Before he heads to Edinburgh, Mark Soper needs to learn to sell himself a little better. His play, An Age of Angels is populated with so many eccentrics (child-watching perverts, pant-shitting nerds, alien-obsessed loners) that it's hard to get past the foulness to enjoy his characters. The thin, multi-threaded plot doesn't help either: the show begins with the sounds of children playing, then sirens, then bullets, but it isn't until the fifth character (an ignorant urban hick) talks about trying to get a "goddamn soccer ball" that we understand what's going on. The point of the play is to show how the little things add up, but the lack of self-contained arcs for the narrators makes them less than tangential: they're phantasmal.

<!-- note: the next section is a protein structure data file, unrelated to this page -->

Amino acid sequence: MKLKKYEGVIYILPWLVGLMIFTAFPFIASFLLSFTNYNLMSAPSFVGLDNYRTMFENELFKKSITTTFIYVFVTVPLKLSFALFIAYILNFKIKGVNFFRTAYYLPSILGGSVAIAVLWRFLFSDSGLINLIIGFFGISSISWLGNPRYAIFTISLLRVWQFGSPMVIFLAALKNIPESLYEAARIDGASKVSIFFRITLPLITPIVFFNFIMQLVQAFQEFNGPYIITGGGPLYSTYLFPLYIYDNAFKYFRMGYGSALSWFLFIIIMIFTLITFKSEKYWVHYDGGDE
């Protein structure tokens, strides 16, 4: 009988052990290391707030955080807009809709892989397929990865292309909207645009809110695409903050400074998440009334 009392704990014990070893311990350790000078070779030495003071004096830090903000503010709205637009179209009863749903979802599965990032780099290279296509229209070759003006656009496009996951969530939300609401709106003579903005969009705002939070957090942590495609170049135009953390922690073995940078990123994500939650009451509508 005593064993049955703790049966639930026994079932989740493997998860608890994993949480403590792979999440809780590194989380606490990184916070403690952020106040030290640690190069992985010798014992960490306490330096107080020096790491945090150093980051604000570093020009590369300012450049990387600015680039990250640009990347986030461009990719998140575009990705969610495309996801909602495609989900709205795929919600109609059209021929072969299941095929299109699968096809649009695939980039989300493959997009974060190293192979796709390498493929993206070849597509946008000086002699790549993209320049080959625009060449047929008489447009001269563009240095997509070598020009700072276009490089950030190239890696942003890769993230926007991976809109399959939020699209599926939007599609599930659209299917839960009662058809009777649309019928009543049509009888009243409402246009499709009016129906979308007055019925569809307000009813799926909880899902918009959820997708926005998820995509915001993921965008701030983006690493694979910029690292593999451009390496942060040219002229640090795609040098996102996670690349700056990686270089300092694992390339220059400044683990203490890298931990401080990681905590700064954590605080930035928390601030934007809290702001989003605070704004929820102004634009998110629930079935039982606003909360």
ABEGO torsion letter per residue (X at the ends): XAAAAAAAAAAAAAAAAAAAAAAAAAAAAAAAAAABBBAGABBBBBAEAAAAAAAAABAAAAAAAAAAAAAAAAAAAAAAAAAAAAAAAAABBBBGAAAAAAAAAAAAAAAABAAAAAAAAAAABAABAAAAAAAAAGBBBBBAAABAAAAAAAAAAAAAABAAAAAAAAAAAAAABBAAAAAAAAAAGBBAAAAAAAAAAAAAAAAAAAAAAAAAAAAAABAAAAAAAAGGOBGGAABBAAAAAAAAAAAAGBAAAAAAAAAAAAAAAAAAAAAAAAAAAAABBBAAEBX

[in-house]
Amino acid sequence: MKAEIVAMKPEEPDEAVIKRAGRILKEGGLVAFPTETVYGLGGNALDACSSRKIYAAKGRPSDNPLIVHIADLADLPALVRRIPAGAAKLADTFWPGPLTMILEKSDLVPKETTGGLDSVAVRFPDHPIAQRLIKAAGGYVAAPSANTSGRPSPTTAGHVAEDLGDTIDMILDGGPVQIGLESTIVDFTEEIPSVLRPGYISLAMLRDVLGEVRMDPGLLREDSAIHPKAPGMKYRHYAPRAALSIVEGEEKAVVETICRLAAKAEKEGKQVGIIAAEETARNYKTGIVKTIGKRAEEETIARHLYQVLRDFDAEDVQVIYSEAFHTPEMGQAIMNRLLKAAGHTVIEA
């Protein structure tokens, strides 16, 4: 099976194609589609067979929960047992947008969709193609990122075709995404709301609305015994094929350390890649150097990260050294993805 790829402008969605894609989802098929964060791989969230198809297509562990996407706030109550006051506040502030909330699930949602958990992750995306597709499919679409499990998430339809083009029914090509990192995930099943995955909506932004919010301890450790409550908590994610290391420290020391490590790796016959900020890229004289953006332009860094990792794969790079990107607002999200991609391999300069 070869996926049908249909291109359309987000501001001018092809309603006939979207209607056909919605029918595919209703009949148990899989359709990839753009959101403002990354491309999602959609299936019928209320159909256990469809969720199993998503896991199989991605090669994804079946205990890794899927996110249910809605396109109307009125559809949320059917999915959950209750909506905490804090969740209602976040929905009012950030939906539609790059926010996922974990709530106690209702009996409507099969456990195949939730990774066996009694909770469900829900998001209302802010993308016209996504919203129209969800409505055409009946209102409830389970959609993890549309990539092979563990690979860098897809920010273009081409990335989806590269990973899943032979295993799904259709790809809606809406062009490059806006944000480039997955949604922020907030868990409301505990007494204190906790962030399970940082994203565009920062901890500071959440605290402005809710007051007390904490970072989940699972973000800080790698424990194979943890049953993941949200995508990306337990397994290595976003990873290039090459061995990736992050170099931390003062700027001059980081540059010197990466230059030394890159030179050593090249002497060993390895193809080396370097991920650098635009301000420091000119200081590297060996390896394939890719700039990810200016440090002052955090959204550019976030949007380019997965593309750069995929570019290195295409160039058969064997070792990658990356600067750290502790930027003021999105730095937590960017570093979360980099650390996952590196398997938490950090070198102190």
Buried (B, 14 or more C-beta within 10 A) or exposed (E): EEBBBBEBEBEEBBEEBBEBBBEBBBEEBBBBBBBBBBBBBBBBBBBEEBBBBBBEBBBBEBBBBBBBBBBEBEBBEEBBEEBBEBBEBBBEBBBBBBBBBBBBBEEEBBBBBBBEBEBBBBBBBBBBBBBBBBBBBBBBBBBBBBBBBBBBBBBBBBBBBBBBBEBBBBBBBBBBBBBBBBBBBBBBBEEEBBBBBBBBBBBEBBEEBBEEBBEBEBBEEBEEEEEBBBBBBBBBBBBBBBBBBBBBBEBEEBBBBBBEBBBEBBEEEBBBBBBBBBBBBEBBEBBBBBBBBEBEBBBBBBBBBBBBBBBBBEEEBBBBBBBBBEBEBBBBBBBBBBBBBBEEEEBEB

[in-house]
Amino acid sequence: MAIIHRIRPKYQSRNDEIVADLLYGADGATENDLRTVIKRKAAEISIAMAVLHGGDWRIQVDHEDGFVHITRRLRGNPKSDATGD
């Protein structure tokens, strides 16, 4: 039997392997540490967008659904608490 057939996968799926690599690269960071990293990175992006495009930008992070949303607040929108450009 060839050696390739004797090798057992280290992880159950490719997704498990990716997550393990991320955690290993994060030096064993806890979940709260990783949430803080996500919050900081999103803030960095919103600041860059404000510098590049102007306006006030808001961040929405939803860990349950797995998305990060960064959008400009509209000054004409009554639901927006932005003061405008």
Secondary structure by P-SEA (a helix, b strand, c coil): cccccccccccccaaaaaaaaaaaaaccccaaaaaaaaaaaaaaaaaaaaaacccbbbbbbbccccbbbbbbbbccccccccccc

Soper's other issue is his language: would even the smartest dweeb at an elementary school use the phrase "perfect Pynchonesque parabola" to describe the arc of a soccer ball he's reflexively kicked? His dumb characters work because they leave off with the staccato rhythms and beat-poetry descriptions of minutia, but the show all too often seems like a continuation of more of the same. It's also, quite frankly, terrible for a few of the segments: Soper looks and sounds like a combination of Robin Williams and Lee Tergesen, but without the energy or sincerity of either. As a director and producer, Ines Wurth should've given her star a transfusion of coffee: this would've cleaned up the stalling costume-changing transitions. Still, I give Soper credit for memorizing such technically roundabout dialog, and, to the eight people who left the performance after ten minutes, you should know the show improved. (Not enough for me to recommend it, however.)